Insight

The biscuit breakdown

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by Imogen Sherrit

The average Brit consumes 7kg of biscuits a year.

That is a lot of biscuit and demand is growing, with a 1.2% increase in sales over the last year.

In fact, the combined sweet and savoury biscuit market in the UK is predicted to be worth around £3billion by 2022.

Crumbs of comfort

Biscuits are well-established as a beloved comfort food, with four in 10 consumers seeing them as reliable and comforting.

A third of consumers will always purchase their favourite biscuits, which may seem to put the brakes on biscuit innovation slightly as only 27% confess to buying a variety of biscuits.

This means new product development is likely to be more successful if it is an extension of a current range, such as the McVitie’s Thins range which last year added a Hobnob variant.

The sweet spot

It’s not a runaway success for biscuit brands however.

Savoury biscuit volumes have fallen by 3% over the past year as the category loses ground to other snack options.

There is hope on the horizon as year-on-year growth in “healthier” biscuits is 4.5% and they now hold over a fifth of the total value share of the market

This is not a trend that is going away as consumers become more health conscious.

Fibre is high on the consumer agenda, with one in five saying this is important when buying savoury, and 28% are interested in savoury biscuits that support gut health.

For sweet biscuits, 37% of consumers are interested in more healthy ingredients, such as fruit pieces and oats, while 25% would like to see more wholegrain versions.

Clean bill of health?

Brands with a gluten-free offering have bucked the category trend, enjoying both value and volume growth.

Oatcake brand Nairn’s for example has a gluten free range, while tapping into gut health with its digital “Good Gut Feeling” campaign.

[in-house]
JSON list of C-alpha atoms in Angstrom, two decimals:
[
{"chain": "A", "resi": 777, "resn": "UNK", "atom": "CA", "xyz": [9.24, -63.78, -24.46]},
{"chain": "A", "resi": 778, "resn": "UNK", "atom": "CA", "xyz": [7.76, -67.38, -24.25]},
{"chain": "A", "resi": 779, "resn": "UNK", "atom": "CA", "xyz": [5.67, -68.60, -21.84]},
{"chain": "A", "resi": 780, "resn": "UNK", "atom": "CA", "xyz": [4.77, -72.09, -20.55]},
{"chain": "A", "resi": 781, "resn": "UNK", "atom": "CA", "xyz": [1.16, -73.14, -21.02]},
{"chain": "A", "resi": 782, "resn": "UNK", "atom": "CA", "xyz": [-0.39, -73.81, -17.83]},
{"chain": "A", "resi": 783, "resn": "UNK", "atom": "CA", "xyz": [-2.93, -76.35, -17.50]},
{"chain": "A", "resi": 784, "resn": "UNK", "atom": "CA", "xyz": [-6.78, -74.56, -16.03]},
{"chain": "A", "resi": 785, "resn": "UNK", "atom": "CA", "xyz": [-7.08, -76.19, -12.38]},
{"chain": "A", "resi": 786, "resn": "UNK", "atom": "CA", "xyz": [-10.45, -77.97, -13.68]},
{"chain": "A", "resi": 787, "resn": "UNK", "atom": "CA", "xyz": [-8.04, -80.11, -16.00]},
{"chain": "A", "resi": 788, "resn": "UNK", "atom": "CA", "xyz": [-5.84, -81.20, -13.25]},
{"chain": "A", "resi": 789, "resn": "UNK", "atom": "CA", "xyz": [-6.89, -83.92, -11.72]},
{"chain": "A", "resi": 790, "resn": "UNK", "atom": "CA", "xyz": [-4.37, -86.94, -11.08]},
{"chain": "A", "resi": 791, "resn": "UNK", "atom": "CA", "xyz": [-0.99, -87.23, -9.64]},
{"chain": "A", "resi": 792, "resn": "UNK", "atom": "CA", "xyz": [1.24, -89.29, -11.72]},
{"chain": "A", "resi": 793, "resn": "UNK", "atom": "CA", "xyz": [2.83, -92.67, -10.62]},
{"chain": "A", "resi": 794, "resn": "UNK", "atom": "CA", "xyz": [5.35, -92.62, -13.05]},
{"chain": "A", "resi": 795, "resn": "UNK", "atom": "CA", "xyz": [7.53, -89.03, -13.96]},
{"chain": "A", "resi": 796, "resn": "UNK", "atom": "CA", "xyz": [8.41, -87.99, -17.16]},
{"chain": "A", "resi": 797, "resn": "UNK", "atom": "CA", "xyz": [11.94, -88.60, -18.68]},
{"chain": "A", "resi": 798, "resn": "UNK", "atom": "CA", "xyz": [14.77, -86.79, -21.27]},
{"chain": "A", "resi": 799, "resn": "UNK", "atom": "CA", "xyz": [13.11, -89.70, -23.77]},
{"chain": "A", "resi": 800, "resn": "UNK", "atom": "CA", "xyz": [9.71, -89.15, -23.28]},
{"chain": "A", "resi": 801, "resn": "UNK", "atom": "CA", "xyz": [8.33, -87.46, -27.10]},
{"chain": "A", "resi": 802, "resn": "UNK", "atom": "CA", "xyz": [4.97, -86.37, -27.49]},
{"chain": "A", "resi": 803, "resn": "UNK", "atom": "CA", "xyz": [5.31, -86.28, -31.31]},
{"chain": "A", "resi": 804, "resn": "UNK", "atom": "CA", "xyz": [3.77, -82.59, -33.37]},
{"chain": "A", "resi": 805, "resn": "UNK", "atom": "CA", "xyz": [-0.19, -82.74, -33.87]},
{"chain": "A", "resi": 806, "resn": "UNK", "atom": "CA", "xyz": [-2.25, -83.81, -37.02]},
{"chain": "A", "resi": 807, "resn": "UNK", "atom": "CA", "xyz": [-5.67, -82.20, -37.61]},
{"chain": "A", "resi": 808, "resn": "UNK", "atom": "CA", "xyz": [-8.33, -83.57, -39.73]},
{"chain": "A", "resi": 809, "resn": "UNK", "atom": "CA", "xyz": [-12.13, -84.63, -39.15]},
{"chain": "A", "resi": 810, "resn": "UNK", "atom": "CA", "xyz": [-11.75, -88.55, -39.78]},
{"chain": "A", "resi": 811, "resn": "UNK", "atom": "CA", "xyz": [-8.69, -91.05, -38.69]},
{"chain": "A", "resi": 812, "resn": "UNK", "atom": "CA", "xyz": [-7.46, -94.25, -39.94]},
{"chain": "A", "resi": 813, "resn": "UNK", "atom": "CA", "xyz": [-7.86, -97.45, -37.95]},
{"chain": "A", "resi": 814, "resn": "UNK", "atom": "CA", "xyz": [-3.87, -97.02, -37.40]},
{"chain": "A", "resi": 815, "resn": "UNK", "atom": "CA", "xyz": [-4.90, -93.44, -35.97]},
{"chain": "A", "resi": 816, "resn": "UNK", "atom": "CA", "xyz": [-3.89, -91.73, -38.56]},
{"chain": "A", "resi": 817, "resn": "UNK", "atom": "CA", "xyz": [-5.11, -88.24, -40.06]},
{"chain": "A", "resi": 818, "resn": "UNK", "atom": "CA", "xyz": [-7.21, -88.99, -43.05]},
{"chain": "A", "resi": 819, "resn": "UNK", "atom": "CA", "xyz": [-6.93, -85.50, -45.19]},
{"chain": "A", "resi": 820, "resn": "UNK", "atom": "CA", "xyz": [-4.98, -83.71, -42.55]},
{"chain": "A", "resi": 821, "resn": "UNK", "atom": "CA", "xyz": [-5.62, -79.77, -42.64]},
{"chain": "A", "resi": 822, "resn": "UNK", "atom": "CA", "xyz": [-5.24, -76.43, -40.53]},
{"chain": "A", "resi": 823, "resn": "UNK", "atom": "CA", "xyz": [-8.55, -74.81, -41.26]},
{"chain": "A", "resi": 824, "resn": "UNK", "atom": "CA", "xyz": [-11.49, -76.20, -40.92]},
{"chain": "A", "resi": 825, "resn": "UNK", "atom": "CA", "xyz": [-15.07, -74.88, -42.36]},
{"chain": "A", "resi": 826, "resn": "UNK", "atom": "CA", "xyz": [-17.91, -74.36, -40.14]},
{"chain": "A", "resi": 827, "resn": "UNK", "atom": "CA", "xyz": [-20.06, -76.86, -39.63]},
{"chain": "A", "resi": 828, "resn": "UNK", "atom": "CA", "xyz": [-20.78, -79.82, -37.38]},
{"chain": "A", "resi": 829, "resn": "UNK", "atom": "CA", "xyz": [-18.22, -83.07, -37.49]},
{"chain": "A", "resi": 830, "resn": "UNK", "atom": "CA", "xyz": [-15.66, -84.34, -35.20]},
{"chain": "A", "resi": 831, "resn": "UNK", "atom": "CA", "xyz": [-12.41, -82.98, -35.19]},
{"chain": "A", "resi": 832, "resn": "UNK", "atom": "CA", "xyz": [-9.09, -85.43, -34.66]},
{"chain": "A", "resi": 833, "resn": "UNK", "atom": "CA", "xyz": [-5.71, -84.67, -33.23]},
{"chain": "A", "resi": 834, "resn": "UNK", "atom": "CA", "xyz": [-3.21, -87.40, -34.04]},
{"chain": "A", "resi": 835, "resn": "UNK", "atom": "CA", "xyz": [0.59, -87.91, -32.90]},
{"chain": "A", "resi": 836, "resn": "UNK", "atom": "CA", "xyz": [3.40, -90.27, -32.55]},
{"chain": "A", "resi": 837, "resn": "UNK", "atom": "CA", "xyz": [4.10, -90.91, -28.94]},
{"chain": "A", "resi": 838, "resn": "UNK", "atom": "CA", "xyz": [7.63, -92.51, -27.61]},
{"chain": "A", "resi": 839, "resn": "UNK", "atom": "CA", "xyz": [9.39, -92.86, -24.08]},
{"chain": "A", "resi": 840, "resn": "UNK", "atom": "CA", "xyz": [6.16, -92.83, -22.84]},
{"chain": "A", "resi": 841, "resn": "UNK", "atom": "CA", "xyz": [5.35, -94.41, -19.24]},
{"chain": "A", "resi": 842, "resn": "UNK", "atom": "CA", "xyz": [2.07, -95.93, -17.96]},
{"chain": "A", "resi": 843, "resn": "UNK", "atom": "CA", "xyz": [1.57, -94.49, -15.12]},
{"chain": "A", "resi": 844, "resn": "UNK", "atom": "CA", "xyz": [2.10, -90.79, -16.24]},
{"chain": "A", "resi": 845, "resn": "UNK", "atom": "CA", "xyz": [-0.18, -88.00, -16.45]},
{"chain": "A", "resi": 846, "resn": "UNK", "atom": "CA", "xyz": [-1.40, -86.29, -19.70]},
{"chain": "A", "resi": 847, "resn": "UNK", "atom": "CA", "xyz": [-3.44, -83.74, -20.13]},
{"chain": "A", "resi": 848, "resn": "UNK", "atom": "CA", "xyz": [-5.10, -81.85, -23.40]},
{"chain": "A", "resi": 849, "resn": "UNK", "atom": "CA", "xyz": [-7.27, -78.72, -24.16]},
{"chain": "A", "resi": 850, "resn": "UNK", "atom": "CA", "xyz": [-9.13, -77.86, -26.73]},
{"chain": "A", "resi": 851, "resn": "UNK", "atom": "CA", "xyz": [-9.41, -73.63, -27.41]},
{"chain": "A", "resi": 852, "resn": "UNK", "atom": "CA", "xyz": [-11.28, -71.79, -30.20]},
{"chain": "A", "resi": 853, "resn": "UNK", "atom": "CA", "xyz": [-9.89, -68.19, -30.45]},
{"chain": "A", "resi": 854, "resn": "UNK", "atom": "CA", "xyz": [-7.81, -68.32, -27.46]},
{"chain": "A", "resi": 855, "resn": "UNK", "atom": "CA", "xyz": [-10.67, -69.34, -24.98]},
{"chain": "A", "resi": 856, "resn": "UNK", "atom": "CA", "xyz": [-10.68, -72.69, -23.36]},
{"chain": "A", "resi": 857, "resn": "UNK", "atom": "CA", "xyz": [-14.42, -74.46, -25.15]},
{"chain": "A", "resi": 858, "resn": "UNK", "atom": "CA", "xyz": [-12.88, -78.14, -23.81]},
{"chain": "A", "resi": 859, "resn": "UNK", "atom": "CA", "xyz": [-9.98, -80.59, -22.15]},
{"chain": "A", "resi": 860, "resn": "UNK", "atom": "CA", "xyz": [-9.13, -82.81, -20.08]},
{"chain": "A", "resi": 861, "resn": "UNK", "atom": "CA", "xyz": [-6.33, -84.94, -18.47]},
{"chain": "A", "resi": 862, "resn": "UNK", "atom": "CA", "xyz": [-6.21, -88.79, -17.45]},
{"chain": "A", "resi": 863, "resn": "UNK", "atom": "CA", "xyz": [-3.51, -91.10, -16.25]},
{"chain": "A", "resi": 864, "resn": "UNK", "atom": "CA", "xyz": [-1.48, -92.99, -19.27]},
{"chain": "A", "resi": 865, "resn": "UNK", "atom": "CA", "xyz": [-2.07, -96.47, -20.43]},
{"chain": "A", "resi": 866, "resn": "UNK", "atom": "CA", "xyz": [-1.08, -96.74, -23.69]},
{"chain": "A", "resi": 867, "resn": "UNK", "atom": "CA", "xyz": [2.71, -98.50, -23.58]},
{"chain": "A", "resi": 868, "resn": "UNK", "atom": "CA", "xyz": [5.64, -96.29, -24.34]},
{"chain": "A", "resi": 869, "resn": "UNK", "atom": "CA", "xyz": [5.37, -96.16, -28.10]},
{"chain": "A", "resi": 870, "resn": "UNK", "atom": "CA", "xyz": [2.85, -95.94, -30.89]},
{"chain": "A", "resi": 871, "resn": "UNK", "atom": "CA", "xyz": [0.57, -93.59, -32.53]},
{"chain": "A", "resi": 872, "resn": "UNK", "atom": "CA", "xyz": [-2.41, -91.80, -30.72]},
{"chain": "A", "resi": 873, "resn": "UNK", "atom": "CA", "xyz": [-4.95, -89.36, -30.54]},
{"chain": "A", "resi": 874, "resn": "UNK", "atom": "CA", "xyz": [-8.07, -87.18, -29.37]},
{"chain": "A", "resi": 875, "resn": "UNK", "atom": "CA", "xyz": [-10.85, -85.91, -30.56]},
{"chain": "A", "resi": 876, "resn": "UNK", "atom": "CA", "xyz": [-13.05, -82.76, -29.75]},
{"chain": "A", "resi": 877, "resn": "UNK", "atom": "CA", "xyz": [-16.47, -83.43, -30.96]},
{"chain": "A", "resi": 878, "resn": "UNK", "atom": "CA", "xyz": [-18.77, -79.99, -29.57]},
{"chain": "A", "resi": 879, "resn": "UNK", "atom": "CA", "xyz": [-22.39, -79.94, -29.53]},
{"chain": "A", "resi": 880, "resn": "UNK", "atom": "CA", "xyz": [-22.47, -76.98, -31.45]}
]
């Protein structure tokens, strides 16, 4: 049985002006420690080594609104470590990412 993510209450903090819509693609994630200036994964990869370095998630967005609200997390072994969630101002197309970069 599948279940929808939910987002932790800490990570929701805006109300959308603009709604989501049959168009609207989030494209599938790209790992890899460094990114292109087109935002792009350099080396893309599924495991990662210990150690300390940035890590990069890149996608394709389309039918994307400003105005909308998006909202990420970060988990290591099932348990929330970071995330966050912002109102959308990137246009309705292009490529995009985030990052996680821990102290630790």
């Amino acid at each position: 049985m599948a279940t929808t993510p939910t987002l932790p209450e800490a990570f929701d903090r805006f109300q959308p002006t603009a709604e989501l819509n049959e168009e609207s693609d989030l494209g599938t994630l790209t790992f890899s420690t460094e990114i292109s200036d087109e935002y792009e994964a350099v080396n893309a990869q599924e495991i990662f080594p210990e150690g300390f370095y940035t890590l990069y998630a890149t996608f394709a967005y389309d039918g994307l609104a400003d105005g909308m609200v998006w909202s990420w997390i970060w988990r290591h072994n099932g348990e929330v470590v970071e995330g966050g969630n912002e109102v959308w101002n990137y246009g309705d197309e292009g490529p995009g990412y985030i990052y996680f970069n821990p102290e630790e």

Alternative grains such as spelt, sorghum and amaranth are also being explored by brands in the category.

Biscuits may not be the most intuitive post-workout fuel, but recent product development has seen a profusion of new protein-enriched cookies from brands such as Grenade, Fuel10k, Boost Ball, and Arla’s Whey-Pro biscuits.

One in four consumers want to see biscuits and cookies that are high in protein, signalling opportunity for growth here.

Innovations have included pea protein crispbreads, as well as other beans and pulses, which having sparked interest in 40% of consumers.

What’s next?

With targets for sugar reduction already a focus (the stated aim being 20% by 2020), next on the agenda is reduced calorie formulations, with a proposed 20% reduction by 2024.

Low calorie sweet biscuits are of interest to nearly a third of consumers, reducing the “guilt factor’” in the seven in 10 consumers who limit their sweet biscuit intake.

This could also help win favour with parents, as Public Health England urge them to give their children a maximum of two 100-calorie snacks per day.

Savoury biscuits should do well here, and portion-controlled packs with flavoured variants will doubtless also be explored.

Sources: The Grocer | British Baker | Mintel | Food Spark